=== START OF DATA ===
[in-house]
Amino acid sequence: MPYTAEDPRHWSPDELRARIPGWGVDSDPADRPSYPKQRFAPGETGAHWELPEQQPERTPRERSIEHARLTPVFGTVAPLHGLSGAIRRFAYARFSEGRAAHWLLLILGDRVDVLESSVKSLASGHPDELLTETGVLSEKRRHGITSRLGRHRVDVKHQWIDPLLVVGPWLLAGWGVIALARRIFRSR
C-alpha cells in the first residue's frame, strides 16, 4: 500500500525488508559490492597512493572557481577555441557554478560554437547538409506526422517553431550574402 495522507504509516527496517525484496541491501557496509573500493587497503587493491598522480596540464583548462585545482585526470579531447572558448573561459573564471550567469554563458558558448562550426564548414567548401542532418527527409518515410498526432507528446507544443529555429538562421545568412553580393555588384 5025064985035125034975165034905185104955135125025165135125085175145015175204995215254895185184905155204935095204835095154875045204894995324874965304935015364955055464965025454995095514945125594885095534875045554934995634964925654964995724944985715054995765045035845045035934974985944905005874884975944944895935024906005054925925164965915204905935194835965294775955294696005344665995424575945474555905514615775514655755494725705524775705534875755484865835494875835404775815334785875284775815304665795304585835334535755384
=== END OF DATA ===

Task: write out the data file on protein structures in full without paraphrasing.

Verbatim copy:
[in-house]
Amino acid sequence: MPYTAEDPRHWSPDELRARIPGWGVDSDPADRPSYPKQRFAPGETGAHWELPEQQPERTPRERSIEHARLTPVFGTVAPLHGLSGAIRRFAYARFSEGRAAHWLLLILGDRVDVLESSVKSLASGHPDELLTETGVLSEKRRHGITSRLGRHRVDVKHQWIDPLLVVGPWLLAGWGVIALARRIFRSR
C-alpha cells in the first residue's frame, strides 16, 4: 500500500525488508559490492597512493572557481577555441557554478560554437547538409506526422517553431550574402 495522507504509516527496517525484496541491501557496509573500493587497503587493491598522480596540464583548462585545482585526470579531447572558448573561459573564471550567469554563458558558448562550426564548414567548401542532418527527409518515410498526432507528446507544443529555429538562421545568412553580393555588384 5025064985035125034975165034905185104955135125025165135125085175145015175204995215254895185184905155204935095204835095154875045204894995324874965304935015364955055464965025454995095514945125594885095534875045554934995634964925654964995724944985715054995765045035845045035934974985944905005874884975944944895935024906005054925925164965915204905935194835965294775955294696005344665995424575945474555905514615775514655755494725705524775705534875755484865835494875835404775815334785875284775815304665795304585835334535755384